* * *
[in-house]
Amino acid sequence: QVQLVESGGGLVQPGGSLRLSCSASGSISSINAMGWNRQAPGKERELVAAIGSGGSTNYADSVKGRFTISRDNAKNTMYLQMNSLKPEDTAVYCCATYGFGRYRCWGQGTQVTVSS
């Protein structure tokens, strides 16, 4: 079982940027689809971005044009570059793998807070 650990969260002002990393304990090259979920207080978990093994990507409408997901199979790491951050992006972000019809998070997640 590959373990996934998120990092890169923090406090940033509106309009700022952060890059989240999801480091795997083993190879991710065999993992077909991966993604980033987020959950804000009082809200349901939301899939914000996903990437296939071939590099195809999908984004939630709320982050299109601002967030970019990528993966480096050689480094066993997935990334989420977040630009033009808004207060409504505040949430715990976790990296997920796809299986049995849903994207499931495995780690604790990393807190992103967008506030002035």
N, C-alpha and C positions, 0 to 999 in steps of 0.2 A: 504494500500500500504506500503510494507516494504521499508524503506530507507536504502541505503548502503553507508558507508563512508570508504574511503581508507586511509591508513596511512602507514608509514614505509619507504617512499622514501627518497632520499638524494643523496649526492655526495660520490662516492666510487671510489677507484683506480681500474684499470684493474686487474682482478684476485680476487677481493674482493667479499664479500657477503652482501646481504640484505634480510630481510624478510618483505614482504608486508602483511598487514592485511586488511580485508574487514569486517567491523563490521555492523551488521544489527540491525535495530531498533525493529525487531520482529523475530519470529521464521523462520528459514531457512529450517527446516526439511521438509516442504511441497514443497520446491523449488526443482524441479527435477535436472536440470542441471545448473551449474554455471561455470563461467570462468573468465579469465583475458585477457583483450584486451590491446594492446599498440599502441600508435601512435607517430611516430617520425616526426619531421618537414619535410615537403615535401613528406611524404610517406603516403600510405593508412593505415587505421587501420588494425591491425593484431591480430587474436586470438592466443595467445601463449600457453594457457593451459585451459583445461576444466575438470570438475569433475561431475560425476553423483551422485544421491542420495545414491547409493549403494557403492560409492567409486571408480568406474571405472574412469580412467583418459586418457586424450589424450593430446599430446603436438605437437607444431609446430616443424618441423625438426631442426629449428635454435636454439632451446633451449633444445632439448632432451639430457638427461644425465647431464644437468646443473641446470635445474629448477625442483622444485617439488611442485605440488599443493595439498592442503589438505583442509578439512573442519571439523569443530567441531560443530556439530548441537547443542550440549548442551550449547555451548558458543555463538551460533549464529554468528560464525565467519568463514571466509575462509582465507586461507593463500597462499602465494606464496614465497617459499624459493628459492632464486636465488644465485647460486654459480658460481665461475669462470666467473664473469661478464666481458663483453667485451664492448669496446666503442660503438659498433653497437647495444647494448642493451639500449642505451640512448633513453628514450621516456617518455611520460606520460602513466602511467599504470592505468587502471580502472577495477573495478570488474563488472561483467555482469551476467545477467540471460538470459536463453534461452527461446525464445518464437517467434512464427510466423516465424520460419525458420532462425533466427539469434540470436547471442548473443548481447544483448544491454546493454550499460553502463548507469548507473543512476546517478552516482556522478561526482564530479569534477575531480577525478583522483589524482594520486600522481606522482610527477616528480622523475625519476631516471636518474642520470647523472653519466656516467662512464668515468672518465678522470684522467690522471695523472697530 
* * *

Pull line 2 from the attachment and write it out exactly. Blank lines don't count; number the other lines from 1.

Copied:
Amino acid sequence: QVQLVESGGGLVQPGGSLRLSCSASGSISSINAMGWNRQAPGKERELVAAIGSGGSTNYADSVKGRFTISRDNAKNTMYLQMNSLKPEDTAVYCCATYGFGRYRCWGQGTQVTVSS